Break your market research questions up into different categories. Below are examples of market research questions you may include in your B2B research survey:
After you’ve edited your survey, conduct a little user testing and send it out to some of your coworkers for feedback. It’s hard to edit your own work, so try to get as many other eyes on your survey as possible before you finalize it and hit “Send.”
Send this to your coworkers in slack or email and just ask for feedback or thoughts on a google doc or spreadsheet. Some survey platforms let you generate test responses, so you can look at the fake data and change questions as needed. Rinse and repeat until your survey is as perfect as it can be.
Depending on your platform, you can send the survey to your target market or contacts through your survey platform, your CRM or share the URL to your survey on different social channels.
If you’re sharing your survey with an email campaign, try setting up an email sequence with 3-4 touchpoints. Not everyone will fill out the survey, but a few nudges won’t hurt anyone. And, if the recipients really want, they can unsubscribe at any time.
When you’re drafting the emails, make sure your emails are straightforward and clear about your intentions. If you’re asking someone for time, make sure you’re offering something in return -- whether it’s a discount code, a mention in the acknowledgments or a whitepaper with your analysis when it’s all said and done.
If you were expecting more participation, don’t get too down -- there are plenty of ways to get buy-in from your survey recipients.
When trying to generate responses, send the email or survey link with a few different messages, subject lines of “asks,” and make sure that you’re offering something in exchange for their precious time and focus. Make sure you’re using A/B testing to identify the more successful strategies, and eliminate the messaging that isn’t performing.
David Ogilvy, Father of Advertising, once said "When you have written your headline, you have spent eighty cents out of your dollar." When you're writing emails, think of your subject line as the "Headline" -- it's got to be good.
Pro Tip: You can test out different headlines with subjectline.com and see what's considered a "good" headline. Try to aim for a score between 80-100.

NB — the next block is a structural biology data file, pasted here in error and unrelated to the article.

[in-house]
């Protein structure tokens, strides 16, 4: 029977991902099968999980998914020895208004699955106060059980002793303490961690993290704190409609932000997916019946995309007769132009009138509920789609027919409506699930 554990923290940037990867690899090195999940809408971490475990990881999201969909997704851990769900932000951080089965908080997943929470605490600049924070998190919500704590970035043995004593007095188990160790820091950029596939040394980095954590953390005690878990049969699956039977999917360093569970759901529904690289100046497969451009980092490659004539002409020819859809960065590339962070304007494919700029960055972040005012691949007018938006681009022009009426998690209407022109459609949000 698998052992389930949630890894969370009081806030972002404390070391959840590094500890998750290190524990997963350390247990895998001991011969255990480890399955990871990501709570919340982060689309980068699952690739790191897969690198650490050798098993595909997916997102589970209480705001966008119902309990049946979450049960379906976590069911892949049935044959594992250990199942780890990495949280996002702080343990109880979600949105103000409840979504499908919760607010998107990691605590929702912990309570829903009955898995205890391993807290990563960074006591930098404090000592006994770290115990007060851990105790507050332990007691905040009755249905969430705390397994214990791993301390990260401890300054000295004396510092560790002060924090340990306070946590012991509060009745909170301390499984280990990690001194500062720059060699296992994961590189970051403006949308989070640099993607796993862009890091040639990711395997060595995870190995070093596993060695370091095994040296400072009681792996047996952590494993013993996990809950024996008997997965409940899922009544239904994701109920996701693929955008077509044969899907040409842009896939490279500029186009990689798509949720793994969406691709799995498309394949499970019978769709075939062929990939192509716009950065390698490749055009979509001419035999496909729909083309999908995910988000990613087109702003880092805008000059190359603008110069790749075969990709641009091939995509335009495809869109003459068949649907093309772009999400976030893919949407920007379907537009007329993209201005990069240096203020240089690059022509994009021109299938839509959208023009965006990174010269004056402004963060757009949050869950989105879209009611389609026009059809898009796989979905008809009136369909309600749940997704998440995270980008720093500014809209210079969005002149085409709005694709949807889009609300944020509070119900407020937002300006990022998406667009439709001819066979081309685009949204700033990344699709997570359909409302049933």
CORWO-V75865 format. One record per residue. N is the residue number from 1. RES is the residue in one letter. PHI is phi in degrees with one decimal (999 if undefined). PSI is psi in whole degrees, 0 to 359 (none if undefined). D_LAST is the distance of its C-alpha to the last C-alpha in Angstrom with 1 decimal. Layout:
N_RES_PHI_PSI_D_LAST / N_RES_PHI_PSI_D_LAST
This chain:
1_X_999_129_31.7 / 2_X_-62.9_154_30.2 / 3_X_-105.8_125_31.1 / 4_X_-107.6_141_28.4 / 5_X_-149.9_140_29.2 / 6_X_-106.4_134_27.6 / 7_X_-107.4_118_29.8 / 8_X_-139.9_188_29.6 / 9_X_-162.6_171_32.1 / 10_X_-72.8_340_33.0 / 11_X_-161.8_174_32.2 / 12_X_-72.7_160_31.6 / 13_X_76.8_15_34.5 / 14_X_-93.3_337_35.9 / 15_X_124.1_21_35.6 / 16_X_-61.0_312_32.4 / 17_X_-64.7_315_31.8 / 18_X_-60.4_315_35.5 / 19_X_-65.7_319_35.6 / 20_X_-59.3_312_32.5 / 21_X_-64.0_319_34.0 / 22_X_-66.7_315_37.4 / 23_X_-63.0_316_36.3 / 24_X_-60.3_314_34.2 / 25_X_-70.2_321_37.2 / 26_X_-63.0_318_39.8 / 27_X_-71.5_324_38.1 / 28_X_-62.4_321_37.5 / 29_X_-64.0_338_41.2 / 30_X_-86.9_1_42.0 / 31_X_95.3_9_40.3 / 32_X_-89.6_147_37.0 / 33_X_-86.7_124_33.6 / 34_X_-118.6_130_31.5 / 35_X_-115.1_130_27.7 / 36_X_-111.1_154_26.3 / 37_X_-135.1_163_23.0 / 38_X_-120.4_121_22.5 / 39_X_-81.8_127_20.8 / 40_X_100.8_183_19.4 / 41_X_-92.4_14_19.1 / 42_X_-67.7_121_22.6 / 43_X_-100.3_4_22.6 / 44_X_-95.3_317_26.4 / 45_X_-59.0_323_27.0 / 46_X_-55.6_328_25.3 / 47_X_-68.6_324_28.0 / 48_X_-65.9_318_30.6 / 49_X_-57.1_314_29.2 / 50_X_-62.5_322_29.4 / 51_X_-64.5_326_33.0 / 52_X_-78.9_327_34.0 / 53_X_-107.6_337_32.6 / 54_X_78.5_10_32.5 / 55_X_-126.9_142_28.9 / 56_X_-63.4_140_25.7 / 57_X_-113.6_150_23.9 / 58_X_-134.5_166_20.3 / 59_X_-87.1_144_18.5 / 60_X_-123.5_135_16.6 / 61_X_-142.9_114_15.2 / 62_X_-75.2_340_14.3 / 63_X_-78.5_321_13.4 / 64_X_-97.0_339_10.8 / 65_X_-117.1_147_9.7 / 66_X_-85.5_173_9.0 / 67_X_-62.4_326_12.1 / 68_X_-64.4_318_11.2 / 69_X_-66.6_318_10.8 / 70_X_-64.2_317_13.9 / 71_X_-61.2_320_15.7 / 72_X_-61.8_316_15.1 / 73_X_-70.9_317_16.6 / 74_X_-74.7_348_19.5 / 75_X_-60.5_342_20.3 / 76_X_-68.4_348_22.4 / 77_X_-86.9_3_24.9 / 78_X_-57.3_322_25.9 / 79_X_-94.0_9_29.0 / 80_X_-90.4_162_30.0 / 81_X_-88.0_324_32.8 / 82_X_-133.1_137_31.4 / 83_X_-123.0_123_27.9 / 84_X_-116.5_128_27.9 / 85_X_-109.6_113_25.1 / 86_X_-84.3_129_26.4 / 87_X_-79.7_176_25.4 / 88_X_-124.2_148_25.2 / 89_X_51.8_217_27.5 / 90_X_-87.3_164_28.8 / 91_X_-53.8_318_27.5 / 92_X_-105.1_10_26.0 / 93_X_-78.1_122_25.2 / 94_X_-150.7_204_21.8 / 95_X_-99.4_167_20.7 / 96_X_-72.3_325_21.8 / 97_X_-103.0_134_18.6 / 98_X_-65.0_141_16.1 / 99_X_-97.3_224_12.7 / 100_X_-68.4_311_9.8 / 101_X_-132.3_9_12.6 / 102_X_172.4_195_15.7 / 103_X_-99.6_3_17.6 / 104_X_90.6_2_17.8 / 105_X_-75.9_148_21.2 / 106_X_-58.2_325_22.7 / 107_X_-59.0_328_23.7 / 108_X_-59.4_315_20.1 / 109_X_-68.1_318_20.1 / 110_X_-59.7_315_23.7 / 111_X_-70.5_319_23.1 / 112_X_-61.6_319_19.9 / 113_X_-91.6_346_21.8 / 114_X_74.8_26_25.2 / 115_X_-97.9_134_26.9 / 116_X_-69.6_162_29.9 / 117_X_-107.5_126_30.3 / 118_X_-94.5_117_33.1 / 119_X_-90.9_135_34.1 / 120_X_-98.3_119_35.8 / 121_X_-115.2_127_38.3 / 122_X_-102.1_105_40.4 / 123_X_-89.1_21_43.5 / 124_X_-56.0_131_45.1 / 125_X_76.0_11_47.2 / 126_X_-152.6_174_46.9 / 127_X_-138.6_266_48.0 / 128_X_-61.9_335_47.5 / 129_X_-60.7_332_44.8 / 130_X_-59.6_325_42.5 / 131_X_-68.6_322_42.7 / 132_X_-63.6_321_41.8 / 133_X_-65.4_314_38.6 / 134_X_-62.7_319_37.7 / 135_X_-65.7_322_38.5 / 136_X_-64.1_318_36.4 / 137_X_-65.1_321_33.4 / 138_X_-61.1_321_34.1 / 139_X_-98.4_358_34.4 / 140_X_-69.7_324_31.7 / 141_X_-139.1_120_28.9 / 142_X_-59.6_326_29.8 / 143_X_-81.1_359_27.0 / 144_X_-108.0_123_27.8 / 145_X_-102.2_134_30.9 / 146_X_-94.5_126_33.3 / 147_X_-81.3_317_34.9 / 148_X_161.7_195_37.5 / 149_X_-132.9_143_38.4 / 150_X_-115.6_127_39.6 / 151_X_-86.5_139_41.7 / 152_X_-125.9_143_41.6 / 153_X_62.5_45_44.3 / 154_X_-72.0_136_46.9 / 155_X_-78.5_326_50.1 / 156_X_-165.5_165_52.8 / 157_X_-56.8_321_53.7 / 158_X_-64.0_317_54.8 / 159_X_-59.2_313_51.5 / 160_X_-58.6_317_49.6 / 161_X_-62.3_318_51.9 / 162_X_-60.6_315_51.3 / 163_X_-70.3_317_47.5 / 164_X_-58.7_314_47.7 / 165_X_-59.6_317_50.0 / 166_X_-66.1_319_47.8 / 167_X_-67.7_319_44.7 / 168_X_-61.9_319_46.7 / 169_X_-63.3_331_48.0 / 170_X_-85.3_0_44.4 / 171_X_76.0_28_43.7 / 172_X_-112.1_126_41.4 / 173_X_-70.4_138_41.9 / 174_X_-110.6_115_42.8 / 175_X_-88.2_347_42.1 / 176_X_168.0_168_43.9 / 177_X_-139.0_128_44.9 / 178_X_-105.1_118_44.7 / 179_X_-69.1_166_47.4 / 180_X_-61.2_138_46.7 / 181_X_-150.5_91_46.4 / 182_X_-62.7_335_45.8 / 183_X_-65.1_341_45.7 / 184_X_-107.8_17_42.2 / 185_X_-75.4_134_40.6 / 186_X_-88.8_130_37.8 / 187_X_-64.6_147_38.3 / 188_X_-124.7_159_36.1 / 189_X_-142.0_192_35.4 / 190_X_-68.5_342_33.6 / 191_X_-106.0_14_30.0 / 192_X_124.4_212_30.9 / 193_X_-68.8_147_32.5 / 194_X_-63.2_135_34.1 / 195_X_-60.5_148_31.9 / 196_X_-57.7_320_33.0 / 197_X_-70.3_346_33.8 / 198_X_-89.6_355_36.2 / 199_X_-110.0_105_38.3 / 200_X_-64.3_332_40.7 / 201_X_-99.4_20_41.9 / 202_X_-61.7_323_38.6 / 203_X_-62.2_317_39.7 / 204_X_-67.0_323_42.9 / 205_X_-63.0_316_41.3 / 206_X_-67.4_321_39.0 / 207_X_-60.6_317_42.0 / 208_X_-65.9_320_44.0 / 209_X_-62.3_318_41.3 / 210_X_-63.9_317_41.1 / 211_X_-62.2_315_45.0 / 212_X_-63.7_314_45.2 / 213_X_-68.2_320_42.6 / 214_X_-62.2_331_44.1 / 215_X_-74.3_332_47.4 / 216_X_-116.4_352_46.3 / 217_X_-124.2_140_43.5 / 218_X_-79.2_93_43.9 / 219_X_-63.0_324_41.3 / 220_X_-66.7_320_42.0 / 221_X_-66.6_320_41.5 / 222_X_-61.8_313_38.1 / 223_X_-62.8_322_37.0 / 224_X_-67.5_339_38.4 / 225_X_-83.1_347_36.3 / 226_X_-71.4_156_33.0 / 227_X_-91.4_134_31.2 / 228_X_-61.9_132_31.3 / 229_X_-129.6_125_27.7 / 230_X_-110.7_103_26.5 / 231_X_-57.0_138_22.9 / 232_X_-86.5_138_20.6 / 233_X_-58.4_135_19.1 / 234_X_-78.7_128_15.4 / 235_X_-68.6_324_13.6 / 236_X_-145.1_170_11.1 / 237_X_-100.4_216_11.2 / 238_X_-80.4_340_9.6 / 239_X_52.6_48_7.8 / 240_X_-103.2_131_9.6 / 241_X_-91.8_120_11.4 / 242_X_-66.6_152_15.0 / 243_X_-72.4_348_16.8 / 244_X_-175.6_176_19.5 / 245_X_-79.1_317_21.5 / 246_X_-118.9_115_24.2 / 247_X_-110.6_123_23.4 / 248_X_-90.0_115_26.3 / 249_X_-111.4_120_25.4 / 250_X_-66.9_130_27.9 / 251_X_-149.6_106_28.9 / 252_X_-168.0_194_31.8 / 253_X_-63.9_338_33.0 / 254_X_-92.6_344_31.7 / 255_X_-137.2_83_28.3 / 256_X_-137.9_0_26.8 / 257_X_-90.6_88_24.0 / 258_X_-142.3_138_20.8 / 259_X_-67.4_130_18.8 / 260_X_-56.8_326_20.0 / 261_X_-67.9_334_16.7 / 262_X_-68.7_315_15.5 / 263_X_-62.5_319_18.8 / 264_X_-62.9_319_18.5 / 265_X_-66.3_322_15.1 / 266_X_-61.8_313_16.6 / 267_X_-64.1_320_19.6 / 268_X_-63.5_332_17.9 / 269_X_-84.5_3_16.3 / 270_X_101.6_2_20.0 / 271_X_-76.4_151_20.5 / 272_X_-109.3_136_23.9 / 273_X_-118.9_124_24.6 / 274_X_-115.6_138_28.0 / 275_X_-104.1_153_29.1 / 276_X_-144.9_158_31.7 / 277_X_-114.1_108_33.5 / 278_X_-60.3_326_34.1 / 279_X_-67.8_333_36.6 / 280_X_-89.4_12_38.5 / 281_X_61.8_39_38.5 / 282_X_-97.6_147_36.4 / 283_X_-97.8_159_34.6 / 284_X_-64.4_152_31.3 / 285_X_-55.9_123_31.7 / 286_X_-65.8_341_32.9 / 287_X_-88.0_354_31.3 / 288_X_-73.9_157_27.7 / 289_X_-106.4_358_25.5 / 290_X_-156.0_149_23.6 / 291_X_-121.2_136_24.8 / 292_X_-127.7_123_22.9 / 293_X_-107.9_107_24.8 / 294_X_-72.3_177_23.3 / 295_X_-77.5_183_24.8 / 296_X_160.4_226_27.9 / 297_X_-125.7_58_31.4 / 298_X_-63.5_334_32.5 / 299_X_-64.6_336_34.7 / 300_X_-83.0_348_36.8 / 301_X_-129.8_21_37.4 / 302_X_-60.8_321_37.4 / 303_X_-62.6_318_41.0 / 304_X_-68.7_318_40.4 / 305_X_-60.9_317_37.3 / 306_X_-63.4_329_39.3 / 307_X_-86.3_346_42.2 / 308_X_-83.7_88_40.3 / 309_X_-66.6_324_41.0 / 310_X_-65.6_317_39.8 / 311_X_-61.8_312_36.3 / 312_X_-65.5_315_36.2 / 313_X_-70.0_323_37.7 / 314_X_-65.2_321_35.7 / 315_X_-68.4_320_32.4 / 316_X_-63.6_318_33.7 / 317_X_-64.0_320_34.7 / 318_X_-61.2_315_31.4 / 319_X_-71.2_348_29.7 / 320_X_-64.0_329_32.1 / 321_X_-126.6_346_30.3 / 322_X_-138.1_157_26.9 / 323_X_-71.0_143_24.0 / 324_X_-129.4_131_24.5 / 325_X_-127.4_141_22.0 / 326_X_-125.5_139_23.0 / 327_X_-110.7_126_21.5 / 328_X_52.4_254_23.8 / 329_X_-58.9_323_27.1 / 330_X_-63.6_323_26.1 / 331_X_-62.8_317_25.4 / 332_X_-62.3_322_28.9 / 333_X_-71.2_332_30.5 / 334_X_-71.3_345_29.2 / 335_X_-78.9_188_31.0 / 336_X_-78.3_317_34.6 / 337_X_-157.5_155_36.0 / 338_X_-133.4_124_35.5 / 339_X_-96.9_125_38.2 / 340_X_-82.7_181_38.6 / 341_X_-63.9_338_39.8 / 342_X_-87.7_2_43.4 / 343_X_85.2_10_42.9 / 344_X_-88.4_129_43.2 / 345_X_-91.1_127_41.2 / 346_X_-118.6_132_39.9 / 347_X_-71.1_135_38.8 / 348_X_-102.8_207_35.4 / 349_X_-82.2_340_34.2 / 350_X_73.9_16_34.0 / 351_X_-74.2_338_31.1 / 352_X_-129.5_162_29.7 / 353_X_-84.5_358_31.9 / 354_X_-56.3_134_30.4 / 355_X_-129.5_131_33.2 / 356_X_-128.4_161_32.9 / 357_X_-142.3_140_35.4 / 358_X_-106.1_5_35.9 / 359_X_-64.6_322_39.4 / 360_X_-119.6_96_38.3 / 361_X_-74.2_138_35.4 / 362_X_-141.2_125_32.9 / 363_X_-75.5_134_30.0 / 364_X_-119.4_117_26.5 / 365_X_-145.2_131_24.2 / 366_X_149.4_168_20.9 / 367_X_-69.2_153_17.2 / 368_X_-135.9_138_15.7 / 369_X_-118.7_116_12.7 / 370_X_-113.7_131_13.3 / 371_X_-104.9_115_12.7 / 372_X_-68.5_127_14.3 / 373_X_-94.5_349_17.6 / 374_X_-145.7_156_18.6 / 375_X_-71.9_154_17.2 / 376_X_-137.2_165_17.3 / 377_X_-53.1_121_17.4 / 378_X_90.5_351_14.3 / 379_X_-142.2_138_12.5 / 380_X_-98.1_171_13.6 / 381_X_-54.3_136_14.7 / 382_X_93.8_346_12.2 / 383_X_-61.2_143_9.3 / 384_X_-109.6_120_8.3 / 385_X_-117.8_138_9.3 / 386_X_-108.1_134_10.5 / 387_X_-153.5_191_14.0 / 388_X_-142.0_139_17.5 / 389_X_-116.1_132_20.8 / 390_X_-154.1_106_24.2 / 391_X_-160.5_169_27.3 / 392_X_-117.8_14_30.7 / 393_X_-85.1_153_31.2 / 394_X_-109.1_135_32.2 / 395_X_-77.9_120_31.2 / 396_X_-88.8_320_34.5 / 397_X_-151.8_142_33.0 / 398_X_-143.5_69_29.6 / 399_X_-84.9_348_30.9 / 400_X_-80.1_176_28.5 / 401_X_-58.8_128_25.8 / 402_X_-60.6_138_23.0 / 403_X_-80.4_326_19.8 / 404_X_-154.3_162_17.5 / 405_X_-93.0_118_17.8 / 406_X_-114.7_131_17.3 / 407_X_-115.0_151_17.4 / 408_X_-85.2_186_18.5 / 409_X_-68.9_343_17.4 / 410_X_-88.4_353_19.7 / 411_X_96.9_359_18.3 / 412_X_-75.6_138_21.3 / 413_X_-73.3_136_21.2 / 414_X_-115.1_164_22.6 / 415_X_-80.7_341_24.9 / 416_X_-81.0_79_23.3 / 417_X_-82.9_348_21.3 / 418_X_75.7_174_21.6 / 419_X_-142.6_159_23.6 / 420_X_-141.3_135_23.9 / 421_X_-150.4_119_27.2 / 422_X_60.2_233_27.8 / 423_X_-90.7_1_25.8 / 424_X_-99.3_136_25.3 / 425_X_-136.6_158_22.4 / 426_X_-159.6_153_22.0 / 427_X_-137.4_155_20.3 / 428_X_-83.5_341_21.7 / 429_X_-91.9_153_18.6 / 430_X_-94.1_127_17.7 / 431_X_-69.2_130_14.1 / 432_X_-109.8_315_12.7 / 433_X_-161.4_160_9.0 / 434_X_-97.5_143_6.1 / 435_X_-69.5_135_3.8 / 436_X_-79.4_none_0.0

It’s also worth noting that in some industries, the more personalized and simple, the better. Some of the most successful email campaigns are simply 1-2 sentences asking for participation in the survey for research, and ending with a survey link. It doesn’t have to be rocket science, but know your audience and try a few different methods out to optimize survey responses.
This incentive can come in many different forms -- submitting someone for an amazon raffle, giving everyone a $5 Starbucks gift card, providing a product or service discount, or even a backlink on their website. Or, you can create more tangible industry knowledge with your survey responses like industry whitepapers, an analysis of findings, a webinar series or an infographic that represents the data you’ve collected.
If you’re still not getting any responses after trying different messaging strategies, consider shortening your survey, changing the answer format of your questions or even picking a different list of contacts you’re sending to. Make sure this audience understands the added value you’ll return with their support, and emphasize your appreciation for their time.
Your data is powerful - but also powerless without the right analysis. Whether you use machine learning, hand this off to your IT department or hire a third-party data analytics firm. Remember that everything you’re doing is to answer the initial research question -- stay focused on pulling data that support an answer.
Export the data into SPSS or conduct analysis within the platform. When you’re analyzing the data, try not to feel overwhelmed -- just take it one step at a time! Above anything, remember the question you’re trying to solve, the driver of your research and the problem you need to overcome.
There are different ways to make sense of survey results, and they range from simple to complex. From frequency to cross-tab analysis, analyzing your data might take a long time (longer than you expected).
Now that you’ve completed steps 1-5, the only thing left to do is communicate and translate your findings into actionable items. Sum up your processes for building, administering and analyzing the results, and summarize with key findings and limitations.
When presenting data like this, consider using data visualization tools to explain your findings and then clearly connect the significance back to your original research problem. This could be anything from using a pie chart or bar charts to display quantitative findings, or a word cloud to showcase your open-ended qualitative questions!
It’s also a research best practice to note any shortcomings of your research, unexpected results or data you haven’t made sense of.
By identifying areas of weakness and potential growth, you’re both validating the legitimacy of findings by giving your audience a well-rounded picture of your process and reminding your audience that while it’s impossible to conduct a 100% perfect survey, you’re trying your very best to find meaningful and truthful data.
Above all, though, your research findings should provide 3-5 actionable insights for your company based on the initial research problem. These action items are the driving factor behind your survey research, and make the future roadmap of your company and strategy data-backed to optimize your inputs for outputs.
Once you've done the hard work of building your market research survey, getting participants and analyzing your survey results, make sure that doesn't go to waste.
Even if your initial research question wasn't backed by participant data, it's not a waste. Analyze and save this information for future product development, customer success, sales and marketing initiatives.
To learn more about market research and surveys, check out these blogs: